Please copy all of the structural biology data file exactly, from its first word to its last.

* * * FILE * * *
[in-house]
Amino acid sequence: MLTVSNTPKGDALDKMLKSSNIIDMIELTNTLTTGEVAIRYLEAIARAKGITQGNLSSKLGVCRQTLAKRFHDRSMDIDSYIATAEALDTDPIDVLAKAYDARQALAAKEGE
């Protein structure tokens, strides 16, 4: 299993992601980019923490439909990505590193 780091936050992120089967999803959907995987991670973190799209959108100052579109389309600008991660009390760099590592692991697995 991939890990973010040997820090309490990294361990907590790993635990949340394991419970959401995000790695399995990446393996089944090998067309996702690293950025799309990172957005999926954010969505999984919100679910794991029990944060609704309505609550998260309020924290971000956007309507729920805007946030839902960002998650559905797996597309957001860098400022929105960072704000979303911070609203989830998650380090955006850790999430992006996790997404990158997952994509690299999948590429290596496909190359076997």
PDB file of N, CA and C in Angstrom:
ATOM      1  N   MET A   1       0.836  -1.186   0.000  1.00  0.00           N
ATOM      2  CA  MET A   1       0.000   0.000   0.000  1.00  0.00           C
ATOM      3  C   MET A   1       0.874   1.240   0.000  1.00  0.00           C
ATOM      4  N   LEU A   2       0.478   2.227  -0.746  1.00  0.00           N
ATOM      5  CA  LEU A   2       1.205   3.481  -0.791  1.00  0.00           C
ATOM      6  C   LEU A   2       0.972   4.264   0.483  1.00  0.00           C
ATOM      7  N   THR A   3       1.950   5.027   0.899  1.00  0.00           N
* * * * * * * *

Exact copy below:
[in-house]
Amino acid sequence: MLTVSNTPKGDALDKMLKSSNIIDMIELTNTLTTGEVAIRYLEAIARAKGITQGNLSSKLGVCRQTLAKRFHDRSMDIDSYIATAEALDTDPIDVLAKAYDARQALAAKEGE
């Protein structure tokens, strides 16, 4: 299993992601980019923490439909990505590193 780091936050992120089967999803959907995987991670973190799209959108100052579109389309600008991660009390760099590592692991697995 991939890990973010040997820090309490990294361990907590790993635990949340394991419970959401995000790695399995990446393996089944090998067309996702690293950025799309990172957005999926954010969505999984919100679910794991029990944060609704309505609550998260309020924290971000956007309507729920805007946030839902960002998650559905797996597309957001860098400022929105960072704000979303911070609203989830998650380090955006850790999430992006996790997404990158997952994509690299999948590429290596496909190359076997």
PDB file of N, CA and C in Angstrom:
ATOM      1  N   MET A   1       0.836  -1.186   0.000  1.00  0.00           N
ATOM      2  CA  MET A   1       0.000   0.000   0.000  1.00  0.00           C
ATOM      3  C   MET A   1       0.874   1.240   0.000  1.00  0.00           C
ATOM      4  N   LEU A   2       0.478   2.227  -0.746  1.00  0.00           N
ATOM      5  CA  LEU A   2       1.205   3.481  -0.791  1.00  0.00           C
ATOM      6  C   LEU A   2       0.972   4.264   0.483  1.00  0.00           C
ATOM      7  N   THR A   3       1.950   5.027   0.899  1.00  0.00           N